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Assume I have a universe of U users. Every user has his private key. I want to build user groups by adding a company sub key to his key set. Now users can sign his company sub key with there company sub keys.

Now the user resigns from the company. He is lazy and will not revoke his sub key right away, or he plays not fair, and will never revoke it. Ok, others could revoke their signatures after they have been notified that he left the company, but others may never revoke their signatures.

How can I assure that after he resigns, he will be dismissed from/denied access to the group?

Update: I found that PGP supports something called "Designated revoker". The definition for it is:

A designated revoker in OpenPGP is a partner key that we trust and that can be used to revoke our public key in the case when we have lost our own private key and cannot do the revocation ourselves.

Could that be a solution to my problem?

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Your trust model inherits the worst from both hierarchical (X.509) and WoT worlds. You also rely on the user revoking her key after being fired. Not a nice assumption. Please think over the reasons you want to build a web of trust instead of a centralized hierarchical structure with a single CA. –  Deer Hunter Apr 30 '13 at 3:38
    
i want to join/leave circles. a company was just an example. circle can be created individually, so a ca is not a real option because then the CA has to know all circles or i need a CA for each circle. –  esskar Apr 30 '13 at 4:02
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Take a look at the multiple rooted hierarchies (chapter 4.1.2) in PKI trust models by Tim Moses(PDF). Other PKI trust models described therein might also be suitable to your use case, and if none suit your needs then the paper also delves into X.509 certificate syntax standard, certificate extensions, constraints... –  Noordung Apr 30 '13 at 5:01
    
@TildalWave: i added the section about "designated revoker". any thoughts on that? –  esskar Apr 30 '13 at 10:58
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Designated Revoker model seems to be suitable for your needs, based on what I understand from your question and the way I read it's documentation. But it's probably not a bad idea to create a workflow diagram of this model and test your use case against it. –  Noordung Apr 30 '13 at 14:37

1 Answer 1

up vote 3 down vote accepted

There are two generic points which must be made:

  • PKI is for authentication, not for authorization. "Certificates", be they X.509 or OpenPGP "key signing" (same concept, different format), are meant to bind identities to public keys; they convey the information "Bob's public key is X". Certificates don't work well to manage authorization-like information such as "Bob is allowed to sign in the name of Company Y".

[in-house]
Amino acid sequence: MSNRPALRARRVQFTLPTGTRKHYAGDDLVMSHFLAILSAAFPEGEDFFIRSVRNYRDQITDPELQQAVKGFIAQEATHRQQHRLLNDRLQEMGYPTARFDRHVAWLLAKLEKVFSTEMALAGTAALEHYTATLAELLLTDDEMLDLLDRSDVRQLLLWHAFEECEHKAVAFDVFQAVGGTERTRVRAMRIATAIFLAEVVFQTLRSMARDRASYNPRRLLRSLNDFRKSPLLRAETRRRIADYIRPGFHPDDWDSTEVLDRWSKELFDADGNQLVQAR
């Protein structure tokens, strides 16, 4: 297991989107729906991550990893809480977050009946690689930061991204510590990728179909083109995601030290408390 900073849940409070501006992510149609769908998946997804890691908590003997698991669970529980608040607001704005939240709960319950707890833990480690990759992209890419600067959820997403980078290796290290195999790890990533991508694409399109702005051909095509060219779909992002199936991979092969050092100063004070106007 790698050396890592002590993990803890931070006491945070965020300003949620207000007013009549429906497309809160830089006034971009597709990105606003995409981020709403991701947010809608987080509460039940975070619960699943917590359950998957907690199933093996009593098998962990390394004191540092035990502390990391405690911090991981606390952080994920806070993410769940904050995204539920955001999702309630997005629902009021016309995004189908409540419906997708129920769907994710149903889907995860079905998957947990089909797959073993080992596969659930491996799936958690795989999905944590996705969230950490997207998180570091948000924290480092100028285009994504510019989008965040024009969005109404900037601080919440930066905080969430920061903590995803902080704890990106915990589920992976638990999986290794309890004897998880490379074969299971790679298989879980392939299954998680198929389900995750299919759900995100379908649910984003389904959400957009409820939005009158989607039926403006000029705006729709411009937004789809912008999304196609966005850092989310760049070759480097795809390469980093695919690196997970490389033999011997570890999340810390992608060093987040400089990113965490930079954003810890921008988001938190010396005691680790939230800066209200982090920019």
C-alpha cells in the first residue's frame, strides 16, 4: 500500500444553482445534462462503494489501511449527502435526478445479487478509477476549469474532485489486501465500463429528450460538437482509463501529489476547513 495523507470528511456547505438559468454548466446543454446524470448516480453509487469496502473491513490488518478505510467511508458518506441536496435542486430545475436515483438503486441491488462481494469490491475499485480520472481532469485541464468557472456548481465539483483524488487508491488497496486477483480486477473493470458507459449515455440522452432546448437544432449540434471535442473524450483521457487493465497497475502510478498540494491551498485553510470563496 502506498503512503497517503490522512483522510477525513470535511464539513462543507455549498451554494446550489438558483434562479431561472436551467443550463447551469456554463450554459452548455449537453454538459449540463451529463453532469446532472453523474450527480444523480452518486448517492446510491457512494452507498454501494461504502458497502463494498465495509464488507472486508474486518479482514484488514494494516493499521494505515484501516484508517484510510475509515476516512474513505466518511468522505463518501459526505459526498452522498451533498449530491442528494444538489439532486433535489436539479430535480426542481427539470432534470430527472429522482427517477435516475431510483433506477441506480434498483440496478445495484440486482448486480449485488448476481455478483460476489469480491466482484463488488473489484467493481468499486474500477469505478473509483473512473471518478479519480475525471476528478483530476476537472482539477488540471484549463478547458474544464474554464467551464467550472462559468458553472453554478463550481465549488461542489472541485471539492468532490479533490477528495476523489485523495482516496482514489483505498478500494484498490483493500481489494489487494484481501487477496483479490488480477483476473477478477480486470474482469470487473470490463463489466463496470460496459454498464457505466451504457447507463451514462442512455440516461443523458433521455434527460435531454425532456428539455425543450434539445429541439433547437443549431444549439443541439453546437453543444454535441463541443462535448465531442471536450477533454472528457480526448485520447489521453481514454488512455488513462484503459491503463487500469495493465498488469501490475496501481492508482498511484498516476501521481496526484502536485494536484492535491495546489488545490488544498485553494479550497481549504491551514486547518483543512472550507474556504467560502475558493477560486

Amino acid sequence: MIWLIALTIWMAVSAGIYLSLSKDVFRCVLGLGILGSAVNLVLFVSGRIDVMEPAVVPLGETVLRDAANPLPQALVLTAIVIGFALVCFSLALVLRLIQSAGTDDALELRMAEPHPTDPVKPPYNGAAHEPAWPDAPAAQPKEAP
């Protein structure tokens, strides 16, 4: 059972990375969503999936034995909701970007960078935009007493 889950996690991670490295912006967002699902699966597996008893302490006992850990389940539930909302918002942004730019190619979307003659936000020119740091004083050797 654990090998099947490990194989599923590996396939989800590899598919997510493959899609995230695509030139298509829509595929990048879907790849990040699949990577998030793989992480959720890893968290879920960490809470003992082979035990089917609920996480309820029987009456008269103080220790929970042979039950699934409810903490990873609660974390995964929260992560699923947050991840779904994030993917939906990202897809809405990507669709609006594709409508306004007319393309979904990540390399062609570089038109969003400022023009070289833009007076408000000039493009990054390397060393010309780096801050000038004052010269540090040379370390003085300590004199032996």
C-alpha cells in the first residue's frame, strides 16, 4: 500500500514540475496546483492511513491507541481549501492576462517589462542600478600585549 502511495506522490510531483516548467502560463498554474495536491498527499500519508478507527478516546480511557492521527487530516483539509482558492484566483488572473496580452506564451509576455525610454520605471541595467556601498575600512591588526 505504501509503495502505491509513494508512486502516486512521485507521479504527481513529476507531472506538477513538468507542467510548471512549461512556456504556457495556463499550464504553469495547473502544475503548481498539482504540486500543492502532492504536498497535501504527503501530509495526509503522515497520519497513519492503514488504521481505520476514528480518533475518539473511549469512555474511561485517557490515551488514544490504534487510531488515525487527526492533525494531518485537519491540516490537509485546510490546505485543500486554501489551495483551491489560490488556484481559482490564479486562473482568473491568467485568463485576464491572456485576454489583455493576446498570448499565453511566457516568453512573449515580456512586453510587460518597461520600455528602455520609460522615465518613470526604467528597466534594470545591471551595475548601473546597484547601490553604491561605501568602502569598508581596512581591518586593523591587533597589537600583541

Revocation is the subject where this distinction is most easily seen. Revocation is asynchronous; it is not efficient as propagating changes quickly. If Bob is fired, you want to revoke his "signing rights" immediately, preferably five minutes before informing Bob himself that he is no longer welcome. You don't want to remove the rights some hours or days after the deed, because there is a lot of harm that a disgruntled Bob could do.

  • You cannot enforce forgetfulness. In cryptography, power is knowledge: you can sign or decrypt by virtue of knowing the corresponding private key. When a participant has this power, then he somehow "knows" the private key, if only potentially (e.g. the key is in his computer). If he chooses to remember the key forever, well, he can. You cannot make sure that he did not keep a backup somewhere.

    To remove signature power from a user, you must make his key obsolete. This means generating a new signature key, and giving it to all the remaining signers (excluding Bob).

Sharing signature keys is not recommended anyway. When a secret is known to more than two persons, it is no longer secret, only somewhat discreet. If you want to allow a group to perform signatures in the name of the group, a robust solution would take the form of a signed, dated, short-lived, authoritative list of "allowed signers". A document which says "On April 30th 2013, Alice, Charlie and Donald are allowed to sign in the name of Group Y"; the document is then signed by a group manager. Verifiers will check the signature on this document to see whether the signer is really part of the current list of allowed signers.

The "group manager" must be an entity who can decide who is part of the group, and who is not. This is inherently centralized, thus at odds with the decentralized model of the Web of Trust.

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a make this the answer, because it is good and it is the only one. cheers and thanks. –  esskar May 12 '13 at 0:24

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